In fact, the absence of a symbol of class solidarity made The Sex Pistols more important than it had ever been before. Moreover, punks realized that they no longer had to be passive spectators, for rock ‘n’ roll had always meant self assertion of one kind or another. In this sense, the key punk song is the Sex Pistols’ “No Feelings,” especially the line, which Johnny Rotten screams over their version of the wall of sound, “I’m in love with myself.” What we have here is an assertion, not of a political program, but of the discovery of what Daniel Yankelovich called personal entitlement.
The Sex Pistols made a terrific impact because through them their audience discovered that they didn’t have to go through their lives saying “sir.” It was as though they had discovered the working-class equivalent of black pride, and had realized that they didn’t play the equivalent of Uncle Tom to their betters—or to their peers, either. After seeing them for the first time, Coon noted:
What impressed me most…was their total disinterest in pleasing anybody except themselves. Instead, they engaged the audience, trying to provoke a reaction which forced people to express what they felt about the music. Quite apart from being very funny, their arrogance was a sure indication that they knew what they were doing and why (Coon 70).
For many people, spiked hair and dog collars had become a joke, the domain of soda pop ads and television dramas. But did punk disappear with the utter sell-out of its foremost corporate spokesband, the Sex Pistols? Did punk rock vanish when pink mohawks could be found only on pubescent heads at the shopping mall? If the spectacular collapse of punk rock was also the collapse of spectacular subcultures? What crawled from the wreckage? In what ways can young people express their unease with the modern structure of feeling? A new kind of punk has been answering these questions.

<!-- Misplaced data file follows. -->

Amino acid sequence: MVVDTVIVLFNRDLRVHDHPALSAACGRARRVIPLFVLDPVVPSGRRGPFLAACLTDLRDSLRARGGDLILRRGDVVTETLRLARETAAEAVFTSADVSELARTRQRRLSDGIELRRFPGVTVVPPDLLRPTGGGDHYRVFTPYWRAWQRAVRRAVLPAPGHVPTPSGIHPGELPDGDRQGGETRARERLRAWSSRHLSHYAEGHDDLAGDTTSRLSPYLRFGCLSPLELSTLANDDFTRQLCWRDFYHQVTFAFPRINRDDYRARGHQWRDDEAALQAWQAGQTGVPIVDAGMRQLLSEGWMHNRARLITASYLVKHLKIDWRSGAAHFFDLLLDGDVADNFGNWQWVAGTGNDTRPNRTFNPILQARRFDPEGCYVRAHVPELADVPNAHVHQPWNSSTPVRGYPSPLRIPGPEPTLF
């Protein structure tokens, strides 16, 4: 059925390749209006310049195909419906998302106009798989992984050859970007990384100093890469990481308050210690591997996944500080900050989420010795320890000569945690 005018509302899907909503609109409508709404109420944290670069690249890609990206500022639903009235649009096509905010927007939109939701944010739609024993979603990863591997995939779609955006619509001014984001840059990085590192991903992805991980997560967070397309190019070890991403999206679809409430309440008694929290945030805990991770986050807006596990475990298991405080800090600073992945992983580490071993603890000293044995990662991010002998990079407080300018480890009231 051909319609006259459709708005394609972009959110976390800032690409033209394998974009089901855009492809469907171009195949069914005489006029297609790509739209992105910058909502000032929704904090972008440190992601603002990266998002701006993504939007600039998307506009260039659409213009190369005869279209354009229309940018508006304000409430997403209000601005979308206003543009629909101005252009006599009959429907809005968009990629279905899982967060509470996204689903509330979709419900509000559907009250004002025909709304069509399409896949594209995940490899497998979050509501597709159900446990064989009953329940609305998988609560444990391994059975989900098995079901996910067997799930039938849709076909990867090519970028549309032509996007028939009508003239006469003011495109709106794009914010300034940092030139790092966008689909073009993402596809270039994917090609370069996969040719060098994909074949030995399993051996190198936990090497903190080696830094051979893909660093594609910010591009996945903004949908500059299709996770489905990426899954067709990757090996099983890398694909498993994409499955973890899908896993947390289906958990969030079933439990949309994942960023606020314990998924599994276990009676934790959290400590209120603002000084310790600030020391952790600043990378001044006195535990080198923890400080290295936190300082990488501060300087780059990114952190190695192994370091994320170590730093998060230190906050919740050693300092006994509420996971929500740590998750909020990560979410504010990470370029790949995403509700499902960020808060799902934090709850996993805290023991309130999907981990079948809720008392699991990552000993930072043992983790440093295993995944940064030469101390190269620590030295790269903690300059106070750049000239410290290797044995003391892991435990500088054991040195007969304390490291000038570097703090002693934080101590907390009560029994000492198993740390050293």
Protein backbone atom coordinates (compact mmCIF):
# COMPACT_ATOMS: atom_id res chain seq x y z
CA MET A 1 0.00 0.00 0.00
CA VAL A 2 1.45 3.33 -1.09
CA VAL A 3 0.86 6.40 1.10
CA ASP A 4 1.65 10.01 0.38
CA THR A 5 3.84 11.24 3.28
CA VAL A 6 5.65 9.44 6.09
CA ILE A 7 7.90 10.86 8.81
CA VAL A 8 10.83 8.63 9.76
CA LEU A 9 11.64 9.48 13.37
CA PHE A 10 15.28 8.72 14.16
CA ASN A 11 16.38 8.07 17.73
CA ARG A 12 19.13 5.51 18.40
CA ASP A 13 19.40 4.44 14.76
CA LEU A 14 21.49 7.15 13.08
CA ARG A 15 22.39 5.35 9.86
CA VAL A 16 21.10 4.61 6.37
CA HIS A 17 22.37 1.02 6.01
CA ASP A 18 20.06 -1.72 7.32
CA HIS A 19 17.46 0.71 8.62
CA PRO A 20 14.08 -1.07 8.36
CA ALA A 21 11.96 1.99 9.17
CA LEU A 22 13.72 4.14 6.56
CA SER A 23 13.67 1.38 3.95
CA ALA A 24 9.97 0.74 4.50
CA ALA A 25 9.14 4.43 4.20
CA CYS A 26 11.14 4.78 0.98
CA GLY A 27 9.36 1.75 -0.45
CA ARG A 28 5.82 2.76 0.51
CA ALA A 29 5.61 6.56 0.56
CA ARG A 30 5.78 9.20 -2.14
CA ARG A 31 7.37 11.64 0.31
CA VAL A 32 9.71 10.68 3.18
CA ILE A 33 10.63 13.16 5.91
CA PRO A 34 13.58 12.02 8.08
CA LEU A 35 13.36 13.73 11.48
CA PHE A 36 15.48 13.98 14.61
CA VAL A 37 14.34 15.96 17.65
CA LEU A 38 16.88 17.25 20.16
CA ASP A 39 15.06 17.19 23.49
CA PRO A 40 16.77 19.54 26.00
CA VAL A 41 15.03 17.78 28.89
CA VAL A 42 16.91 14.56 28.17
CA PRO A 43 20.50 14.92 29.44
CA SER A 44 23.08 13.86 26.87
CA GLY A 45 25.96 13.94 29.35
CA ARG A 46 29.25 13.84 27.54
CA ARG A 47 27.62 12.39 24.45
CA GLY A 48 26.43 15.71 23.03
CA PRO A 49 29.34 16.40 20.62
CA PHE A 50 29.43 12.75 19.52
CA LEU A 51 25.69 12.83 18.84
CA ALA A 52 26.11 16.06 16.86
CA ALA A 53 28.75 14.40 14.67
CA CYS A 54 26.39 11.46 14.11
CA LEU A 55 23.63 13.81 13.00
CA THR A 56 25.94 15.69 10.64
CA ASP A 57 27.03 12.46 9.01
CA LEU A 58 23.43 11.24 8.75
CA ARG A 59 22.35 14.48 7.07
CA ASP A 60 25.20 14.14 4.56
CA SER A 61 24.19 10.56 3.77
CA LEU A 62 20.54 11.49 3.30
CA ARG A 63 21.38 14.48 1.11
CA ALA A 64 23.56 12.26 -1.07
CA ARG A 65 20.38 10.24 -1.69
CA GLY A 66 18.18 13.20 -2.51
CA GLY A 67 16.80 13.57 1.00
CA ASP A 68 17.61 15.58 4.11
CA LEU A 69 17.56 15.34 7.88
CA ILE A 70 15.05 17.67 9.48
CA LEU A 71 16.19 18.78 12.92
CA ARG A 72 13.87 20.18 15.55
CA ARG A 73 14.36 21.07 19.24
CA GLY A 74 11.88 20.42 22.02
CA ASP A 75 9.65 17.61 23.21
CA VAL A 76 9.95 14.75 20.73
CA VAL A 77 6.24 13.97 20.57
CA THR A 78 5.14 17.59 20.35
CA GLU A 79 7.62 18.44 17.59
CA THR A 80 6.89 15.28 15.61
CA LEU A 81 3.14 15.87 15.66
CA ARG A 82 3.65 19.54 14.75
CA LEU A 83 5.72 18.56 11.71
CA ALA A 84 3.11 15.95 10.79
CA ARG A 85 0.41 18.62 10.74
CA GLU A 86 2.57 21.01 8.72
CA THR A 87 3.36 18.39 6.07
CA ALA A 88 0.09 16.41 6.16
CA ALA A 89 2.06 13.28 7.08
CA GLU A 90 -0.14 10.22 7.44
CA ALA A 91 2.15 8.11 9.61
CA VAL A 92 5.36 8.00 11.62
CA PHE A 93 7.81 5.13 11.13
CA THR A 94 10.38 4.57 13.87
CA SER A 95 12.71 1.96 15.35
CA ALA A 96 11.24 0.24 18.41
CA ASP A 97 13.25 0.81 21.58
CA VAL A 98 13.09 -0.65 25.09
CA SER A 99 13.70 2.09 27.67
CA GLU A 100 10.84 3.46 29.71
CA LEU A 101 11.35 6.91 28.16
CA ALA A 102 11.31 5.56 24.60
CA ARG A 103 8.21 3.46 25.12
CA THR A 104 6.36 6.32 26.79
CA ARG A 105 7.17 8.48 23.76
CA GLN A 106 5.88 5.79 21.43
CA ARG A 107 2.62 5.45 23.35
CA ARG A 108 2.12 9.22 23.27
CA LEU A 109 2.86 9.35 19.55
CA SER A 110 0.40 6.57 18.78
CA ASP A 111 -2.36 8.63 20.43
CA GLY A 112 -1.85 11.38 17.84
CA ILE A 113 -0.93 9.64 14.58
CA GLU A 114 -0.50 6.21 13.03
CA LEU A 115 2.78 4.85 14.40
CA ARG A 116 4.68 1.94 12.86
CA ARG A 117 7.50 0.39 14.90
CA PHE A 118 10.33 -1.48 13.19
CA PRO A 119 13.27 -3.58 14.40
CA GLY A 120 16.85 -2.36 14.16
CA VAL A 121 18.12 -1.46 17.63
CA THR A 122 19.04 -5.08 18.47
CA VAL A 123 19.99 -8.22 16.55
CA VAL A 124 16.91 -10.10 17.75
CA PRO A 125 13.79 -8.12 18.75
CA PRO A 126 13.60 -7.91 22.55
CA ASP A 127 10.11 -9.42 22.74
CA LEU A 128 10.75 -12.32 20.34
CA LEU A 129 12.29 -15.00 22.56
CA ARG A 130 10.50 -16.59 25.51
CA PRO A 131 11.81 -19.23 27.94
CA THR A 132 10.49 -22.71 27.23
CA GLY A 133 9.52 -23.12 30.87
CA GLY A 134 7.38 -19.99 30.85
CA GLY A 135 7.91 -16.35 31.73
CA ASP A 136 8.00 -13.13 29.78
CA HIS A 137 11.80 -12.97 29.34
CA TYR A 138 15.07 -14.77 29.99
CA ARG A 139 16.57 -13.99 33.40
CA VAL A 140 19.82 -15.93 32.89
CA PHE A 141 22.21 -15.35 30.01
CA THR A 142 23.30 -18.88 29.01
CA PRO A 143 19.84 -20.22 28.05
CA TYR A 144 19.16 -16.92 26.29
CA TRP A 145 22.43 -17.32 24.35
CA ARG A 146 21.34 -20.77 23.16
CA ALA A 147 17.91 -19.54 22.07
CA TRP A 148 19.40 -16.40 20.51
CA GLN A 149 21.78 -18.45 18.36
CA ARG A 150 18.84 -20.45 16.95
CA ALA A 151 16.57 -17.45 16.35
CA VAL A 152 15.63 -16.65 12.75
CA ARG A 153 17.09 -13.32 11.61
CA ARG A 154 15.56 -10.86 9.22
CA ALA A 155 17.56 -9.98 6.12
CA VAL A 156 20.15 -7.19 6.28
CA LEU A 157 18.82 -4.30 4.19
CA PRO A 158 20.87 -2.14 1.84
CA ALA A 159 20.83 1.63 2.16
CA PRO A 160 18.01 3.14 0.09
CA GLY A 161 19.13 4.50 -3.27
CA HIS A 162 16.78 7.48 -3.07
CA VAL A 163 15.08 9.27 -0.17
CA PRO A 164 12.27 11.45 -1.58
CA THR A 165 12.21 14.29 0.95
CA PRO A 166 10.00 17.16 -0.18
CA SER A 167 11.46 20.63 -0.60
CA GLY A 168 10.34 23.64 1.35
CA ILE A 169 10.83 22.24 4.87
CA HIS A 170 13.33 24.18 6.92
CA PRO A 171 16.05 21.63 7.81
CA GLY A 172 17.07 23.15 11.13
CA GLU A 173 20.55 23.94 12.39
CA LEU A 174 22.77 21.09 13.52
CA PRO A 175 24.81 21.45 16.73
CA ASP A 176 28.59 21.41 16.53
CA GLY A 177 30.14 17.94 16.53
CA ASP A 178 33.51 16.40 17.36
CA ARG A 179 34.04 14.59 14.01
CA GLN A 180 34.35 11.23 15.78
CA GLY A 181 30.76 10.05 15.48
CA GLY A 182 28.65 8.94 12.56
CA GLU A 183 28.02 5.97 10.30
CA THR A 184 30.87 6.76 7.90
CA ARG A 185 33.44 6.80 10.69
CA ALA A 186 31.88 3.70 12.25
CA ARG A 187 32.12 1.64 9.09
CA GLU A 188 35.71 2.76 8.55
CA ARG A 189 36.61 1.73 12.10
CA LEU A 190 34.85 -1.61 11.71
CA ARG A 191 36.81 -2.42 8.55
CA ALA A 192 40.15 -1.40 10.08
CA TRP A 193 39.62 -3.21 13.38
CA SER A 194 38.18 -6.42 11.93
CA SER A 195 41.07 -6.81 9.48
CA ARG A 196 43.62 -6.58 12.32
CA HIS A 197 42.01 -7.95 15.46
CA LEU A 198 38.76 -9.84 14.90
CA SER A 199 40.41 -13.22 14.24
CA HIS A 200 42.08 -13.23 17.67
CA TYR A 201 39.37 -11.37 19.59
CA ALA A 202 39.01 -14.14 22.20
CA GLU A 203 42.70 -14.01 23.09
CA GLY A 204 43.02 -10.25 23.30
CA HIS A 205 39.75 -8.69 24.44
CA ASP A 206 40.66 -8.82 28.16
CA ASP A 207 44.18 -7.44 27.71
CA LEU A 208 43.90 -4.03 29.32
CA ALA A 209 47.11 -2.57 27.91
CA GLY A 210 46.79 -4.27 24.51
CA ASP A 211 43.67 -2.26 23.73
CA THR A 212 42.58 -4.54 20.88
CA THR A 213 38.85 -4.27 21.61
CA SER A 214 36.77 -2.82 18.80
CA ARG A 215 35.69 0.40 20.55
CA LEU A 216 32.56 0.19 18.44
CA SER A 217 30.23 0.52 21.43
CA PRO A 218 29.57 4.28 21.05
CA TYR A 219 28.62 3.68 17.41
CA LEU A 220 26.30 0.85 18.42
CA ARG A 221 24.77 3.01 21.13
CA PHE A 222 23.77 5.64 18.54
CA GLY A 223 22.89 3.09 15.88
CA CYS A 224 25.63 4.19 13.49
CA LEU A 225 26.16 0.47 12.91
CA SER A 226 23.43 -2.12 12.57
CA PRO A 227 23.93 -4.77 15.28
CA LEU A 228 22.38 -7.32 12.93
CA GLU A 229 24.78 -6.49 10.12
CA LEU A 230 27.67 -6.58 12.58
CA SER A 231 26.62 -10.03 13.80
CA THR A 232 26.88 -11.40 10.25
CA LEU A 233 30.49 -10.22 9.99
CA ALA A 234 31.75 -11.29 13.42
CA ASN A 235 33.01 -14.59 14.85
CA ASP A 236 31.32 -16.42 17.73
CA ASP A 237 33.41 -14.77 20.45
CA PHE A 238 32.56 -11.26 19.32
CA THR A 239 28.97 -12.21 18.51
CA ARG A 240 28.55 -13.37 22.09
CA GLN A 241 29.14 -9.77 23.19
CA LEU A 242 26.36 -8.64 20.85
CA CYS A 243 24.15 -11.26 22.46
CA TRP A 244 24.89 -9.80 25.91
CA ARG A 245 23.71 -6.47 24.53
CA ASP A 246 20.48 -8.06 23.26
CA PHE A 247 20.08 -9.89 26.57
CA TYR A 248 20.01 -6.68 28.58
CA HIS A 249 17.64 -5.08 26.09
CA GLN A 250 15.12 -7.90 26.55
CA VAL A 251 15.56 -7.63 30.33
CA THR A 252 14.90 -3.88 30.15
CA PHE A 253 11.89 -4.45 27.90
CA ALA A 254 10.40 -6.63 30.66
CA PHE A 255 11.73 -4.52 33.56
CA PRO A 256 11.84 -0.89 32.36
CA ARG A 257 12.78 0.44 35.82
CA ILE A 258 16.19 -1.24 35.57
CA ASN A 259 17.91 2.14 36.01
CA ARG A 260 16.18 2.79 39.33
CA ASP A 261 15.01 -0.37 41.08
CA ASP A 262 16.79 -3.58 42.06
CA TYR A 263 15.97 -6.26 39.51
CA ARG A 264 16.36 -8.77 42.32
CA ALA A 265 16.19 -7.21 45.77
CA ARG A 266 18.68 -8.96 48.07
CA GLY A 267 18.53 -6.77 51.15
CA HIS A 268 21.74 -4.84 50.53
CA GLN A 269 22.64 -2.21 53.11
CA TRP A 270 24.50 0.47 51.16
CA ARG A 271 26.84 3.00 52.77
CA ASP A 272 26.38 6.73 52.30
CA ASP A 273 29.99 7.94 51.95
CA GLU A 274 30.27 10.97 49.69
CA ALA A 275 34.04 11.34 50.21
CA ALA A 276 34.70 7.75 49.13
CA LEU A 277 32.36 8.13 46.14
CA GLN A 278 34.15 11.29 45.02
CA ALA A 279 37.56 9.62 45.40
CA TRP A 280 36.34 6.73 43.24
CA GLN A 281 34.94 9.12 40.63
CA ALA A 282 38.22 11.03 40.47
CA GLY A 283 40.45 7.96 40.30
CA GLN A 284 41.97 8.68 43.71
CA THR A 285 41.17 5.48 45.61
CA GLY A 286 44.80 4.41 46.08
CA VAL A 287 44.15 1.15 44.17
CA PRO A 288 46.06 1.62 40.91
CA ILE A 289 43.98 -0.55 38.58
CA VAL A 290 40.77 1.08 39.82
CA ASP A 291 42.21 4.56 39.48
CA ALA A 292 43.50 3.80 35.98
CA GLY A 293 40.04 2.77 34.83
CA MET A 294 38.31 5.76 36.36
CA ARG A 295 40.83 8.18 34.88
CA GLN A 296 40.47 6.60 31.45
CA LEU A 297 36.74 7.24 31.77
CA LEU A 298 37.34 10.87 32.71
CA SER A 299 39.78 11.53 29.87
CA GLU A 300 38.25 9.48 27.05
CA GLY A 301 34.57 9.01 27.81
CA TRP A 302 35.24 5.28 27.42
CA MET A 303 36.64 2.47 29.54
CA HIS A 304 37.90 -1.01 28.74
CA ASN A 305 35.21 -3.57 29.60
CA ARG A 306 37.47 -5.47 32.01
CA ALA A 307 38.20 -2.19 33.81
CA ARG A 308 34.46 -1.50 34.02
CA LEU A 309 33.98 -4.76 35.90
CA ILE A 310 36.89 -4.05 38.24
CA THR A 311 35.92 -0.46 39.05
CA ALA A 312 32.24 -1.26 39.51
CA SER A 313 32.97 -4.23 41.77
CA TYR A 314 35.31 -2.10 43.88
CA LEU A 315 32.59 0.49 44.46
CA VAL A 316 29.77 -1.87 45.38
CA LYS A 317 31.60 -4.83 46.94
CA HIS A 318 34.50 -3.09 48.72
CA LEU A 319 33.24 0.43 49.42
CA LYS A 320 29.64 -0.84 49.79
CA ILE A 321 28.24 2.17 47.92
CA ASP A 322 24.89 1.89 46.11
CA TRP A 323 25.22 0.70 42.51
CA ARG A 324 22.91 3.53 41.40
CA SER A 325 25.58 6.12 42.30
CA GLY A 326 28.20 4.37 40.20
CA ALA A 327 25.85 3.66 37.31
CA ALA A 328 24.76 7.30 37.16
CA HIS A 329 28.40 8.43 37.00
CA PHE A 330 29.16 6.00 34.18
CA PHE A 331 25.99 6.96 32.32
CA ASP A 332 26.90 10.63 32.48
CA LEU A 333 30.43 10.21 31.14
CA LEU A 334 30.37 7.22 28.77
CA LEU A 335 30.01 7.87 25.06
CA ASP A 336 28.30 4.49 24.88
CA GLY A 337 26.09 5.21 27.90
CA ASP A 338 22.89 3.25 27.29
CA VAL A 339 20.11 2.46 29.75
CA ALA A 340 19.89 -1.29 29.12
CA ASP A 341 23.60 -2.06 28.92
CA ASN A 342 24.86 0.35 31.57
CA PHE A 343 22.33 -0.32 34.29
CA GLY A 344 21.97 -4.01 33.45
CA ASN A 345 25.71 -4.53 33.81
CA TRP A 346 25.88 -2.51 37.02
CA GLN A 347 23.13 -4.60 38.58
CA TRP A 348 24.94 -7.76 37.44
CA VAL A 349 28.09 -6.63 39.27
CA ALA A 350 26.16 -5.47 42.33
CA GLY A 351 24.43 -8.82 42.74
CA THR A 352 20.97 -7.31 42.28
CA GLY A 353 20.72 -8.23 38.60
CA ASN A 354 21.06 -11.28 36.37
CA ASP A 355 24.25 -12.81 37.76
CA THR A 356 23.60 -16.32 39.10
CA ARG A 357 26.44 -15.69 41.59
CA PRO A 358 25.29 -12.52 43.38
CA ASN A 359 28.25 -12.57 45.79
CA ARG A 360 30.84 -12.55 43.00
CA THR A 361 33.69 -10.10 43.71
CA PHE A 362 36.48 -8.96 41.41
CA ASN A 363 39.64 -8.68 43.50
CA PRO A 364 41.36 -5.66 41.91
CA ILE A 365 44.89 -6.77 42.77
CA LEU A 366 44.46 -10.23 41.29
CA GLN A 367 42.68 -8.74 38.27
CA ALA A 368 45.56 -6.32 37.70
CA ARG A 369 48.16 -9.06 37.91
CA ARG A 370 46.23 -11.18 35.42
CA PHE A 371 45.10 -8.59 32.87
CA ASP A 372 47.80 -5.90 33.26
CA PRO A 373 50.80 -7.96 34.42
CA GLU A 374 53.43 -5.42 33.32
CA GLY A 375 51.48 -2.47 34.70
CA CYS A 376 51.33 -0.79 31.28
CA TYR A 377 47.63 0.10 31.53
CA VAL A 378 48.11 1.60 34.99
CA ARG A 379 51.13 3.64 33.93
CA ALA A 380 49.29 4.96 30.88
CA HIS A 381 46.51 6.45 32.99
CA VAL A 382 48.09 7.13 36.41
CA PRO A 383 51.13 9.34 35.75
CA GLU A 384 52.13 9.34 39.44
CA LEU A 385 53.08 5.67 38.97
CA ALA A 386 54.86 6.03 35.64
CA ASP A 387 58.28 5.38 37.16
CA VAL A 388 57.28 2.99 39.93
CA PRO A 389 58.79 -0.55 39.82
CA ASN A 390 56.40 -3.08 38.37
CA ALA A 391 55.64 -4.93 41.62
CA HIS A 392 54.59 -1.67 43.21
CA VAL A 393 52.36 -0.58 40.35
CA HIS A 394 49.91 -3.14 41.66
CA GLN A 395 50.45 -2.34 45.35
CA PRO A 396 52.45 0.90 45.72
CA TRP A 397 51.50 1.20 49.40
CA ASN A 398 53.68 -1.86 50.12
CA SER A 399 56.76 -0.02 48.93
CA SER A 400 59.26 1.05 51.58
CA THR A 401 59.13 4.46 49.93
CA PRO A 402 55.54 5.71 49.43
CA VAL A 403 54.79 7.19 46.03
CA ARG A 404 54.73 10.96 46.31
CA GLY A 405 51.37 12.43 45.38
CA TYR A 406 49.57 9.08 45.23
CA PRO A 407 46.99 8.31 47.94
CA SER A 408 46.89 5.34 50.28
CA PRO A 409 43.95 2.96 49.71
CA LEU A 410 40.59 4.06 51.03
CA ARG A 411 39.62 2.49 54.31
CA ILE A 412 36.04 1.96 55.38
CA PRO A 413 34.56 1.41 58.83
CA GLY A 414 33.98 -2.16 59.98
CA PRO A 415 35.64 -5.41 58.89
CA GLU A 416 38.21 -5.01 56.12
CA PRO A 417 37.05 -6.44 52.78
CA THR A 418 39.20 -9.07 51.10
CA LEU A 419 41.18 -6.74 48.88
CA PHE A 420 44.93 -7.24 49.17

Today, to a certain extent, punk rock means post-punk – a nameless, covert subculture reformed after punk rock. To recap: early punk rock was, in part, simulated ‘anarchy;’ the performance of an unruly mob. So long as it could convince or alarm straight people, it achieved the enactment. For its play to work, punk rock needed a perplexed and frightened ‘mainstream’ off which to bounce. But when the mainstream proved that it needed punk rock, punk’s equation was reversed: its negativity became positively commercial.
As mainstream style diversified, and as deviant styles were normalized, punk rock had less to act against. Punk rock had gambled all its chips on public outcry, and when it could no longer captivate an audience, it was wiped clean. Post-punk, or contemporary punk, has foregone these performances of anarchy and is now almost synonymous with the practice of anarchism. Long after the ‘death’ of classical punk rock, post-punk and/or punk subcultures coalesce around praxis.
The Sex Pistols called attention to themselves with their clothing as well as with their music. The torn clothing, which they wore, like the tattered shirts, the chains wrapped around their bodies, the safety pins in their cheeks, said something of great importance. The Sex Pistols created a fresh moral panic fuelled by British tabloids, Members of Parliament, and plenty of everyday folk. Initially, at least, they threatened ‘everything England stands for’: patriotism, class hierarchy, ‘common decency’ and ‘good taste’ (Curtis 98).
When the Sex Pistols topped the charts in Britain, and climbed high in America, Canada, and elsewhere, punk savoured a moment in the sun: every public castigation only convinced more people that punk was real. Fortunately, The Sex Pistols meant more than excitement in a few clubs and big sales in safety pins. The Sex Pistols also produced one of the great bands of the seventies—The Clash. If rock ‘n’ roll is a universe, The Clash and the Sex Pistols are different planets.
Coon, Caroline. The New Wave Punk Explosion, New York: Hawthorn Books, Inc., 1978.
Curtis, Jim. Rock Eras: Interpretations of Music and Society, 1954-1984. Bowling Green State University Popular Press: Bowling Green, OH, 1987.
Sabin, Roger. Punk Rock, So What? The Cultural Legacy of Punk. Routledge: London, 1999.
Strinati, Dominic. Come on Down? Popular Media Culture in Post-War Britain. Stephen Wagg. Routledge: New York, 1992.